A craniometric study of population dynamics and social organisation in the European upper Palaeolithic and Mesolithic

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dc.contributor.advisor O'Brien, William en
dc.contributor.author Brewster, Ciarán
dc.date.accessioned 2015-08-21T11:10:06Z
dc.date.issued 2014
dc.date.submitted 2014
dc.identifier.citation Brewster, C. 2014. A craniometric study of population dynamics and social organisation in the European upper Palaeolithic and Mesolithic. PhD Thesis, University College Cork. en
dc.identifier.uri http://hdl.handle.net/10468/1939
dc.description.abstract The purpose of this study is to explore aspects of social organisation during the Upper Palaeolithic and Mesolithic periods using craniometric data. Different hypotheses were tested using geometric morphometrics, alongside traditional craniometric data. The clustering of individuals from the same site, as well as a correspondence to an isolation-by-distance model—particular in the Mesolithic samples—points to population structure within these groups. Moreover, discontinuities in cranial traits between the early Upper Palaeolithic and later periods could suggest that the Last Glacial Maximum had a disruptive effect on populations in Europe. Differences in social organisation can often result from cultural norms regarding post-marital residence. Such differences can be tested by comparing cranial data to that of geographic information. Greater variation in male cranial traits relative to females, after controlling for location, suggests that the overall pattern of residence during the Upper Palaeolithic and Mesolithic was one of matrilocality. It has been suggested that coastal occupation was density dependent and these populations show a greater degree of sedentism than their inland counterparts. Moreover, it has been proposed that coastal areas were not continuously occupied until the Late Pleistocene due to spatial restrictions that would adversely affect reproductive opportunities. This study corroborates the pattern seen in cranial traits corresponded with that of a more sedentary population. The results are consistent with the hypothesis that coastal populations are more sedentary than inland populations during these periods. This study adds new information regarding the social dynamics of prehistoric populations in Europe and sheds light on some of the conditions that may have paved the way for the transition to agriculture en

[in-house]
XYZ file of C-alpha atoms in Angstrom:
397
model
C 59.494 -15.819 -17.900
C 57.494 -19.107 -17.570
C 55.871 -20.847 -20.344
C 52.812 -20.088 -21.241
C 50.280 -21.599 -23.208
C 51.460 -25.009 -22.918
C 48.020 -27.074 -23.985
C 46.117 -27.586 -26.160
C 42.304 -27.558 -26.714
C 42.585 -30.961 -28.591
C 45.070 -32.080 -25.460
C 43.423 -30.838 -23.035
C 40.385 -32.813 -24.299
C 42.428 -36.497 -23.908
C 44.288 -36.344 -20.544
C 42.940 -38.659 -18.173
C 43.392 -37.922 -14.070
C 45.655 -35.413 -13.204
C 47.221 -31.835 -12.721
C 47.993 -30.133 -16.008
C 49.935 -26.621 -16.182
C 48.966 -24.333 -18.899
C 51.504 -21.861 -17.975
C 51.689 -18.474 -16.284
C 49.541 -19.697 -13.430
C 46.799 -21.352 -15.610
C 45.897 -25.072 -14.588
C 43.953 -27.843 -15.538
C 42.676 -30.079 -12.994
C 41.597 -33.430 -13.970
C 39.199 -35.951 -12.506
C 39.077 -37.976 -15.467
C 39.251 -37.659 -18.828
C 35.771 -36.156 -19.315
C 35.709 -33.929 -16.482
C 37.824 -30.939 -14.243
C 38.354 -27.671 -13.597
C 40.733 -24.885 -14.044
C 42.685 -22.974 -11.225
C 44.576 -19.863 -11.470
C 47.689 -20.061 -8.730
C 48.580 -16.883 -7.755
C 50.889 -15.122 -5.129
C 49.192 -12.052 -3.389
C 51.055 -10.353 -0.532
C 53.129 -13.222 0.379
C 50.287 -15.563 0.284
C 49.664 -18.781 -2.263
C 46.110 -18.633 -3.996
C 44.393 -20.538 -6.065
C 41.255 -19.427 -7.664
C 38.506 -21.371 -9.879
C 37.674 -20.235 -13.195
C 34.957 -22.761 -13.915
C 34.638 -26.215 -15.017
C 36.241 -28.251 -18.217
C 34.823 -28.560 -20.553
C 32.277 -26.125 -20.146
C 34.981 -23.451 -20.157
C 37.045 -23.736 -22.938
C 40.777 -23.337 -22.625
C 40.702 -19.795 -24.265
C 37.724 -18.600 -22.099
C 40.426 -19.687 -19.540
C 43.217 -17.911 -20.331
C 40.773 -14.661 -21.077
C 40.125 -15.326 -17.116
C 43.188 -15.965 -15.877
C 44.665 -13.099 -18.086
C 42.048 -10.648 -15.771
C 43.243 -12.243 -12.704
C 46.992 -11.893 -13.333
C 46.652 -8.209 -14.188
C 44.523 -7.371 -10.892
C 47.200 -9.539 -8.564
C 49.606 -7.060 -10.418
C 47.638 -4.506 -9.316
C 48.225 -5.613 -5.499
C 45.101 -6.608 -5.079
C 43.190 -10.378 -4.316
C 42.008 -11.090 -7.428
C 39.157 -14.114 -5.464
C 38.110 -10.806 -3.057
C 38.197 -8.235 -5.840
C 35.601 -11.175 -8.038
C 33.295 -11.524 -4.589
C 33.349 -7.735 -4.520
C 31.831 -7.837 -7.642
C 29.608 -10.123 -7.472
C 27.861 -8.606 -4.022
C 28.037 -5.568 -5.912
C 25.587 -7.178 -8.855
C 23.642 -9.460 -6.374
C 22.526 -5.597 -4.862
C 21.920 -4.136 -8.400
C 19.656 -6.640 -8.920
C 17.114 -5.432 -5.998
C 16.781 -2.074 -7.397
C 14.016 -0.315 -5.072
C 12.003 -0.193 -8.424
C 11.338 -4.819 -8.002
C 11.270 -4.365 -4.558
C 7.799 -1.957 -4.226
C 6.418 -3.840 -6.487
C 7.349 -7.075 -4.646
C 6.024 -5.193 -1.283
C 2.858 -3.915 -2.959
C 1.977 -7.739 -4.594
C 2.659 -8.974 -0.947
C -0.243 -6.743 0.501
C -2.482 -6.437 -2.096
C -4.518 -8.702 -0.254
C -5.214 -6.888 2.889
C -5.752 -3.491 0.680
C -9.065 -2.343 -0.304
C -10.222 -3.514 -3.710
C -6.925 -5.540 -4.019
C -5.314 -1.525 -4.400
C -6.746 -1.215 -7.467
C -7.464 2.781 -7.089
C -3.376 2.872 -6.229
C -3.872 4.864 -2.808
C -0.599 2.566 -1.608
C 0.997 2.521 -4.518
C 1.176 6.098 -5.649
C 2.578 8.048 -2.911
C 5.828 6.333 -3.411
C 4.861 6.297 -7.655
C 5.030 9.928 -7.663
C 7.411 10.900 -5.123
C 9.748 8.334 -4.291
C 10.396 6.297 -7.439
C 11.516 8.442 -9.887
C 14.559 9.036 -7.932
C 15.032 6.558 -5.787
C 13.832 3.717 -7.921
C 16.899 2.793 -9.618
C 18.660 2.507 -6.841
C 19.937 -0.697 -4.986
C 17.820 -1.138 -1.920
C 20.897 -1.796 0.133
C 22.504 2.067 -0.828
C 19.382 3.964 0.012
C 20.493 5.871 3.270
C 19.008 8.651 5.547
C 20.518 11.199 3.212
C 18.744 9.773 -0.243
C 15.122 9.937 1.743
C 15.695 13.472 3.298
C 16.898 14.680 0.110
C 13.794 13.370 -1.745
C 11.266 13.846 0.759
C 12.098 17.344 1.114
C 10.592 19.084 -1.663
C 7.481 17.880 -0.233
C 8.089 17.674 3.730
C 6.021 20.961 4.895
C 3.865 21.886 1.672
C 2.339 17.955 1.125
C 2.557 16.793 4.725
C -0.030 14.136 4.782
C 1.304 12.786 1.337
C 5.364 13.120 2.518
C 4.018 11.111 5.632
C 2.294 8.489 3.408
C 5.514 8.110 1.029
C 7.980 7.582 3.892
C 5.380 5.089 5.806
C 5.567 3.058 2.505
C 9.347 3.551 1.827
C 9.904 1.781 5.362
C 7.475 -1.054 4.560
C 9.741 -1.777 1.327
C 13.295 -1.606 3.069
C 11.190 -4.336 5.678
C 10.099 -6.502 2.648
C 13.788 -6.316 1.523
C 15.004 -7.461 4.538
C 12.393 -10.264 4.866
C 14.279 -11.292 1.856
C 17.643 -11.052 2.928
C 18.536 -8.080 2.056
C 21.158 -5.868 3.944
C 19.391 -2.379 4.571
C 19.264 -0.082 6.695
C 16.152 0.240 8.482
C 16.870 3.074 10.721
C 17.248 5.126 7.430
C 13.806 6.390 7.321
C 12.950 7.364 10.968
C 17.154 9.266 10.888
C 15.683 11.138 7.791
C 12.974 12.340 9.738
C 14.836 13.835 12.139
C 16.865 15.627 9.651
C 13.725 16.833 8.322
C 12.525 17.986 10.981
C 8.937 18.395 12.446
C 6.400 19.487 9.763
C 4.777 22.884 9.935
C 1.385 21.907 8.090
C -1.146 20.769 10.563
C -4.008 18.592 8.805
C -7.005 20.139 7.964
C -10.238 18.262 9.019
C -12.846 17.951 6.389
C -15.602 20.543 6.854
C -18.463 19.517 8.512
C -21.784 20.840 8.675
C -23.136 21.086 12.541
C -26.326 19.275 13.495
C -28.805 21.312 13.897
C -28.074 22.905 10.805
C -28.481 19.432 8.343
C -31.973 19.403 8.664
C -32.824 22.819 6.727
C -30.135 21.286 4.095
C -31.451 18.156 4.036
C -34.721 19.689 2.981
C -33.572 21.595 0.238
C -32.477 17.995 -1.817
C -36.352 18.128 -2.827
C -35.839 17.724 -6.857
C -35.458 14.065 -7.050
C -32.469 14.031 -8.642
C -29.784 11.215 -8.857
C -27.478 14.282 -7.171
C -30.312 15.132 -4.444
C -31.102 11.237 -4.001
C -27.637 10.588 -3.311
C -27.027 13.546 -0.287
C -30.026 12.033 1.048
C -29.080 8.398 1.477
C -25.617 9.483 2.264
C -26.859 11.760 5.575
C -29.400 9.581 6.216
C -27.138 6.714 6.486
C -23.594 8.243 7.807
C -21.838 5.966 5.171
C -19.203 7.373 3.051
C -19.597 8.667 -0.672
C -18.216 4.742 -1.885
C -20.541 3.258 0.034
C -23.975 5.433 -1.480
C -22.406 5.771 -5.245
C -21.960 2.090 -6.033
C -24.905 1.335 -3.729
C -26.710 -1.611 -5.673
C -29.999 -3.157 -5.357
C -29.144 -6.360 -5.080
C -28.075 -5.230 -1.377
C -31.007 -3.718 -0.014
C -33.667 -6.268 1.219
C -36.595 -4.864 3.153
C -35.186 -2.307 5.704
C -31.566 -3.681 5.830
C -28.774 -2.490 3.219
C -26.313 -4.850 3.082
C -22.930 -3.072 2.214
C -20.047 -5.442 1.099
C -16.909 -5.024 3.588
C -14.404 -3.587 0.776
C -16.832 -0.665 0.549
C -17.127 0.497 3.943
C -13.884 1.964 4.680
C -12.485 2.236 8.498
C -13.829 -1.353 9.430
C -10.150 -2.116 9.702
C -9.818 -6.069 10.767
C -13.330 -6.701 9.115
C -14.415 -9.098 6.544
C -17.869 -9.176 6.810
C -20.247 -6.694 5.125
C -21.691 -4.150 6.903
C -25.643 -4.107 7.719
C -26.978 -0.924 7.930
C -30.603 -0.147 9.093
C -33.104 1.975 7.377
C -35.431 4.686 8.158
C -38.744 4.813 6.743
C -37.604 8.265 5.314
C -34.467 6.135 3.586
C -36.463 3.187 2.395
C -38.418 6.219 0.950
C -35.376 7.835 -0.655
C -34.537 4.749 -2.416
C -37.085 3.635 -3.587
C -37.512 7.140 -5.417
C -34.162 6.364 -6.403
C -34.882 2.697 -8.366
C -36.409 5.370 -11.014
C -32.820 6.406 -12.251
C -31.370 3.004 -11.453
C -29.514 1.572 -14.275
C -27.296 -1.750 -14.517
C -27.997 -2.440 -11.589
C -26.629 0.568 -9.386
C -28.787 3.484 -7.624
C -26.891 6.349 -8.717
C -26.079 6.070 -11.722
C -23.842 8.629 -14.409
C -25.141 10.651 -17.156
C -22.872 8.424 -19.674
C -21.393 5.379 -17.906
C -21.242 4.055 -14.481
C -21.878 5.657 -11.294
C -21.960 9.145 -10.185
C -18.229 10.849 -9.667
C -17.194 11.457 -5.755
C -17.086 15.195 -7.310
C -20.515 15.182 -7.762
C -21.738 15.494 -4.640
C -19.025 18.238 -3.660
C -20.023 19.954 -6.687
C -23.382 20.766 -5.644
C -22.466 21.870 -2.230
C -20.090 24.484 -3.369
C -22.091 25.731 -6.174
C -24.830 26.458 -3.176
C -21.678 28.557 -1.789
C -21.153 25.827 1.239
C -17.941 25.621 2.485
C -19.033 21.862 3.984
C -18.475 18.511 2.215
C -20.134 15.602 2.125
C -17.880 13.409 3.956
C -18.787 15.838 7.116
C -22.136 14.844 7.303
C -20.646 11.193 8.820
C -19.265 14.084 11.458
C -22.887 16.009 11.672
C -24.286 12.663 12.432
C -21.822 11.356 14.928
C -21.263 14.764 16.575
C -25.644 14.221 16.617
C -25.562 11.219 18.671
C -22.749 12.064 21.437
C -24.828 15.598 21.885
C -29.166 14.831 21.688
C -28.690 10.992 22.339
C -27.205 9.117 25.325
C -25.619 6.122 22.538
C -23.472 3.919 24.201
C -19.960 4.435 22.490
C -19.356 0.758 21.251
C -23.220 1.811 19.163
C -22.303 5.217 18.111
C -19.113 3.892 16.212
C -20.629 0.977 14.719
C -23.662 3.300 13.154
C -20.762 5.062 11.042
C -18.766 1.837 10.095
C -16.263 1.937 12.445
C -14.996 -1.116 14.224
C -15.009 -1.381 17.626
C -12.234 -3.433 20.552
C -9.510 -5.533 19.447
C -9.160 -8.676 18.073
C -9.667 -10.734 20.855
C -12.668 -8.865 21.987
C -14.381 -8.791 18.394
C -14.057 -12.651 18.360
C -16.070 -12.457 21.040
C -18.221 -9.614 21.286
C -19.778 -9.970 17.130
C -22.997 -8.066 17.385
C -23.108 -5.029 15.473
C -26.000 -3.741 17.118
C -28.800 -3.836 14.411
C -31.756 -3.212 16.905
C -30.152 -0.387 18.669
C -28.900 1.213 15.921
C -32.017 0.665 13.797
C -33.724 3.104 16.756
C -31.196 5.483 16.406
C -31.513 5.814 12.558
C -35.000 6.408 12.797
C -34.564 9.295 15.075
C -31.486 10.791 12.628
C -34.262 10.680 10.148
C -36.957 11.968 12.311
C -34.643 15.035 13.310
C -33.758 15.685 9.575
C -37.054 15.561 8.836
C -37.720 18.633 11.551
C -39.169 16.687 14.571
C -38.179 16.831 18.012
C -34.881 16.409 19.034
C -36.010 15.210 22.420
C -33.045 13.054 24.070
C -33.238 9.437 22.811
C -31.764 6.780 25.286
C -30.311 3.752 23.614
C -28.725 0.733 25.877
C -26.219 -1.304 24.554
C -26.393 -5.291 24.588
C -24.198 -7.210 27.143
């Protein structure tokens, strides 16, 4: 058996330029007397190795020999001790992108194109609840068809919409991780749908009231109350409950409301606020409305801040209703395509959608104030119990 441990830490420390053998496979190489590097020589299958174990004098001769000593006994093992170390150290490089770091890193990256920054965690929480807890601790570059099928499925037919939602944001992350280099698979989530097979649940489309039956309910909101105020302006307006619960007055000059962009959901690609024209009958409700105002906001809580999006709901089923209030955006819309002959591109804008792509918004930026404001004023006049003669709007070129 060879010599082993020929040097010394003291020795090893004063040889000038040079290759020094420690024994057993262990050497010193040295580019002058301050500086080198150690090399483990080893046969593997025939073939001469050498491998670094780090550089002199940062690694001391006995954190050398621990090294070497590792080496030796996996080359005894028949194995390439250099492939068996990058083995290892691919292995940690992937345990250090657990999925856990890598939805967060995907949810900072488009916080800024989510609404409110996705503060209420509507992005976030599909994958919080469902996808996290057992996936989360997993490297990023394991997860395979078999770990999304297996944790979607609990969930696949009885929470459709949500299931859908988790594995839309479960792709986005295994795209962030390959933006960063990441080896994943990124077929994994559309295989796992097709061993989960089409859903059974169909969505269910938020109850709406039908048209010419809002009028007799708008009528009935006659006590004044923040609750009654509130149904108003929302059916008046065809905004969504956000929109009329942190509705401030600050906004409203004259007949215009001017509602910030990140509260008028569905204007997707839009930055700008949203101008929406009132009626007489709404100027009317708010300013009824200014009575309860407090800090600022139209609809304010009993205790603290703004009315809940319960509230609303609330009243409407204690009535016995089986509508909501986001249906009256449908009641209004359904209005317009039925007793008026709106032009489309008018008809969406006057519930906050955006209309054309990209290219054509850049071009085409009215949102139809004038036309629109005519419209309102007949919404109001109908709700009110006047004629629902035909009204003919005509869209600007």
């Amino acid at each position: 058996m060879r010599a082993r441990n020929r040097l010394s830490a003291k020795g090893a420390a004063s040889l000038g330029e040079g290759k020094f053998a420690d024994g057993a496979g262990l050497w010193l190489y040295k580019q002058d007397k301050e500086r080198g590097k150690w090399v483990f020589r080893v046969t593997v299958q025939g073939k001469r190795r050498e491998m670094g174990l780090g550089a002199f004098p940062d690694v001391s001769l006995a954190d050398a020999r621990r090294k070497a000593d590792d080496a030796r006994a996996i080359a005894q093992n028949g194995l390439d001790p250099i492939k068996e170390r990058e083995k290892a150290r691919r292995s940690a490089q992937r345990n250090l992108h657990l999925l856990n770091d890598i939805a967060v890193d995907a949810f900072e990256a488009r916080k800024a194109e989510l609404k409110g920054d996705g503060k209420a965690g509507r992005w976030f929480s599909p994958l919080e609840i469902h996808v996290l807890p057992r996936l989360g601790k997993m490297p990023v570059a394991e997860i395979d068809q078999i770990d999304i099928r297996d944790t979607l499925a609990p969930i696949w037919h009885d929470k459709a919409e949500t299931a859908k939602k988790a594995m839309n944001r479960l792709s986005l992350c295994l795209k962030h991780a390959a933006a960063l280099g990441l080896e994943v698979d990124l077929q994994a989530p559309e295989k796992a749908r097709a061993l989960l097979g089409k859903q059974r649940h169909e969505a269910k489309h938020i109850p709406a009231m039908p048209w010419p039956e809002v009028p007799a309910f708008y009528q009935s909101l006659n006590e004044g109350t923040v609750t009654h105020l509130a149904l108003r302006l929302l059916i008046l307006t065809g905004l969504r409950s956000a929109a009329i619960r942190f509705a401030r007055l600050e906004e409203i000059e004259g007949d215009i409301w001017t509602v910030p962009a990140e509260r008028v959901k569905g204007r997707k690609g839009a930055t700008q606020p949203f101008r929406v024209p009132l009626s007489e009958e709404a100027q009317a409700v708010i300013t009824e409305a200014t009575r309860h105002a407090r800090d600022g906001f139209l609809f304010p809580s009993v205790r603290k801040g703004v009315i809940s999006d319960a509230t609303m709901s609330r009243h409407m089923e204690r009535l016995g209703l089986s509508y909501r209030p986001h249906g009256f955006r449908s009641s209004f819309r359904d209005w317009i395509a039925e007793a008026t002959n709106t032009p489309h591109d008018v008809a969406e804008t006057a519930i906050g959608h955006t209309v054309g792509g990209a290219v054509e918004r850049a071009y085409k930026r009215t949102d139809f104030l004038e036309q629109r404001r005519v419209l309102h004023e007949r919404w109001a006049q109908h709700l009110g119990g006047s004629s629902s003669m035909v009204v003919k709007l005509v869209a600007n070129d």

dc.format.mimetype application/pdf en
dc.language.iso en en
dc.publisher University College Cork en
dc.rights © 2014, Ciarán Brewster. en
dc.rights.uri http://creativecommons.org/licenses/by-nc-nd/3.0/ en
dc.subject Upper Palaeolithic en
dc.subject Mesolithic en
dc.subject Craniometrics en
dc.subject Social organisation en
dc.subject Population dynamics en
dc.title A craniometric study of population dynamics and social organisation in the European upper Palaeolithic and Mesolithic en
dc.type Doctoral thesis en
dc.type.qualificationlevel Doctoral en
dc.type.qualificationname PhD (Arts) en
dc.internal.availability Full text not available en
dc.check.info Indefinite en
dc.check.date 10000-01-01
dc.description.version Accepted Version
dc.contributor.funder Irish Research Council for Humanities and Social Sciences en
dc.description.status Not peer reviewed en
dc.internal.school Archaeology en
dc.check.reason This thesis is due for publication or the author is actively seeking to publish this material en
dc.check.opt-out Yes en
dc.thesis.opt-out true
dc.check.entireThesis Entire Thesis Restricted
dc.check.embargoformat E-thesis on CORA only en
dc.internal.conferring Autumn Conferring 2014

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© 2014, Ciarán Brewster. Except where otherwise noted, this item's license is described as © 2014, Ciarán Brewster.
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